Citizenship across the Curriculum. Michael B. Smith, Rebecca S. Nowacek, and Jeffrey L. Bernstein, eds. Bloomington: Indiana University Press, 2010
Debates about the primary purpose of higher education often involve the relative importance of content mastery, abstract reasoning skills, and personal development in areas such as civic engagement. However, contributors to Citizenship across the Curriculum argue that faculty members can promote crucial “citizenship” behaviors and attitudes among students without sacrificing traditional learning outcomes.
The first nine chapters consist of a series of case studies written by former participants in a residency program at the Carnegie Foundation for the Advancement of Teaching. Each author discusses key citizenship skills and describes his or her own pedagogical practices designed to promote this form of citizenship. One of the book’s strengths is the diverse disciplines of these courses, including social sciences (chapters 1–3), humanities (chapter 4), mathematics and natural sciences (chapters 6 and 7), science education (chapter 8), and multidisciplinary courses (chapters 5 and 9). All authors provide at least some evidence for the efficacy of their curricular designs in promoting the desired outcomes. Particularly in the chapters related to science, the authors demonstrate that content mastery does not seem to be adversely affected by incorporating social issues. The last two chapters summarize and synthesize the preceding ones and discuss future directions.
An important finding across the chapters (and one that should receive closer examination) is that students seemed much more interested in course material when civic concerns were incorporated into the curriculum. This discussion was most intriguing in the chapters about biochemistry, math, and science education courses, which described students’ eagerness to apply their scientific and technical knowledge to broader issues. The chapters convincingly illustrate that this application of knowledge and skills was quite novel for these students and constituted a critical skill in and of itself.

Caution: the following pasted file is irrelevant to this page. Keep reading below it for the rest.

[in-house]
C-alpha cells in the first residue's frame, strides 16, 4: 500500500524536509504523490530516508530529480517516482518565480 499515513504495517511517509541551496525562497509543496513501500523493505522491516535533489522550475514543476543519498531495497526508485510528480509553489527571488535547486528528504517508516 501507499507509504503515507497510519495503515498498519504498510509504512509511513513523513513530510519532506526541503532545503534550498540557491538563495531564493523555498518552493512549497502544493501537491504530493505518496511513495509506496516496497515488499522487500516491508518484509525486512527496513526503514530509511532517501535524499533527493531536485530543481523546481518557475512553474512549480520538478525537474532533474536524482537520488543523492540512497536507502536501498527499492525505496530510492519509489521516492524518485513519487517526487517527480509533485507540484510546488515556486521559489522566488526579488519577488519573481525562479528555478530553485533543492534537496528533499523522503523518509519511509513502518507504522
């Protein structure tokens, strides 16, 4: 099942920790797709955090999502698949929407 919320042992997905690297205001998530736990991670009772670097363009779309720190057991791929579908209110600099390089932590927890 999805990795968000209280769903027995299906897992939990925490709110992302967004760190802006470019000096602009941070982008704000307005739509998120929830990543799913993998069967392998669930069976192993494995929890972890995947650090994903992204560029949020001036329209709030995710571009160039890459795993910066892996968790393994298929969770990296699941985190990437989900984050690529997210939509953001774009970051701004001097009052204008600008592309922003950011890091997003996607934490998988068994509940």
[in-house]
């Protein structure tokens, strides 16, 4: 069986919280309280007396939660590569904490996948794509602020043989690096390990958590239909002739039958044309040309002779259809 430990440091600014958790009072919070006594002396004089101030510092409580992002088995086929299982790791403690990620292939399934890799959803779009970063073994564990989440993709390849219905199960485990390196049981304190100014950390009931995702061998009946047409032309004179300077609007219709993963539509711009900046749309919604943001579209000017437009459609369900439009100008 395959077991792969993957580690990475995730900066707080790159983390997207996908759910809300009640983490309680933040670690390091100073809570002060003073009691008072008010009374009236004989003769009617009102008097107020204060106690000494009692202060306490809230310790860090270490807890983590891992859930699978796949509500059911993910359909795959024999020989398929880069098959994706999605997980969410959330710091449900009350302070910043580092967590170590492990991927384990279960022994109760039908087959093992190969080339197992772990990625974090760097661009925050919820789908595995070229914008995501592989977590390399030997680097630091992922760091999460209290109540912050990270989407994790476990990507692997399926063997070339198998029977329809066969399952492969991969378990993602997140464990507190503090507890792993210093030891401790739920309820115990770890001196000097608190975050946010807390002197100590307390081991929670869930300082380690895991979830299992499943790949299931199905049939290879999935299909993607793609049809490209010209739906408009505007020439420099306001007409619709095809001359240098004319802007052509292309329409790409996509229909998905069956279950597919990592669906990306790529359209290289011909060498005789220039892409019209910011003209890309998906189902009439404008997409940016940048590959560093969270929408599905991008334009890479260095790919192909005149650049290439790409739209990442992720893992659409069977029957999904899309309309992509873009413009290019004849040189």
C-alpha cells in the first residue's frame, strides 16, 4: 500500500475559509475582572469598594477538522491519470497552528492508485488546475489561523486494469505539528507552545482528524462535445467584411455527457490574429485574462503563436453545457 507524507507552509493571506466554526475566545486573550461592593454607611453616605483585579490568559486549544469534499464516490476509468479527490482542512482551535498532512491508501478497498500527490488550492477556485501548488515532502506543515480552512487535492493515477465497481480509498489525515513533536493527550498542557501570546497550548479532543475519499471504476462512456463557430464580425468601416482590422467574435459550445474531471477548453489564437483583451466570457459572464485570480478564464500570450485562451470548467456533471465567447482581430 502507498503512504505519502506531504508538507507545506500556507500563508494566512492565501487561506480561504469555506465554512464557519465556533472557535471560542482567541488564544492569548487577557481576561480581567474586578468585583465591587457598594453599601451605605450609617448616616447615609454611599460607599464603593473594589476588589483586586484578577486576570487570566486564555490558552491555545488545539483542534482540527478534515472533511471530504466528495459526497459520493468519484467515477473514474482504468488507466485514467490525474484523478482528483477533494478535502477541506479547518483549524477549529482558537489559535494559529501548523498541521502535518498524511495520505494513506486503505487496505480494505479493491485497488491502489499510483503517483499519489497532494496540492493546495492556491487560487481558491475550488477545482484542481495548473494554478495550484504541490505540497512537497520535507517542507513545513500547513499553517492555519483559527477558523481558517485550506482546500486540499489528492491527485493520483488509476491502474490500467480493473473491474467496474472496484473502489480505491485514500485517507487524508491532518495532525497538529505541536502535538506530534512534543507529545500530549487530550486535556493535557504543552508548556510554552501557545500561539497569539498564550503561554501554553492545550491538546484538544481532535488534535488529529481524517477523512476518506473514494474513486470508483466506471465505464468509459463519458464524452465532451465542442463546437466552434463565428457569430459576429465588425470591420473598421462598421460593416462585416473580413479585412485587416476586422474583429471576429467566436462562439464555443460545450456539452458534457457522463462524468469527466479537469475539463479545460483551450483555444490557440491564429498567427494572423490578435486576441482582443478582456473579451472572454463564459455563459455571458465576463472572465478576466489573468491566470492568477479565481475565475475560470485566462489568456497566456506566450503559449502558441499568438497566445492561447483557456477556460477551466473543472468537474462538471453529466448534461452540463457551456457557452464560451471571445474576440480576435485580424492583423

Each of the nine case-study chapters ends with brief commentaries from two of the other contributors, followed by a response from the chapter’s author. In theory, this approach could create an interesting dialogue. However, perhaps since the contributors all participated in the same residency experience at the same time, the commentaries largely congratulate the authors and sometimes “raise questions” that the pedagogies are specifically designed to address. The harshest critique occurs on a couple of occasions when a fellow contributor is initially skeptical but comes to appreciate the pedagogical approach advocated in the chapter.
The authors generally frame their argument in the context of prevailing trends in U.S. society and on college campuses, such as political disengagement, the reliance on emotion (as opposed to facts and reason) in political discourse, parental overinvolvement in college students’ lives, and students’ tendency to rely on rote memorization in their course work. The pedagogical approaches described throughout the book are advocated as means to combat these challenges. The real-world curricular examples are arguably the most useful part of the book, as they contain important insights for instructors who value civic education and wish to incorporate effective practices in their own classrooms. The chapters provide not only specific activities and assignments but also a discussion of key issues and concepts that can help instructors design their own interventions.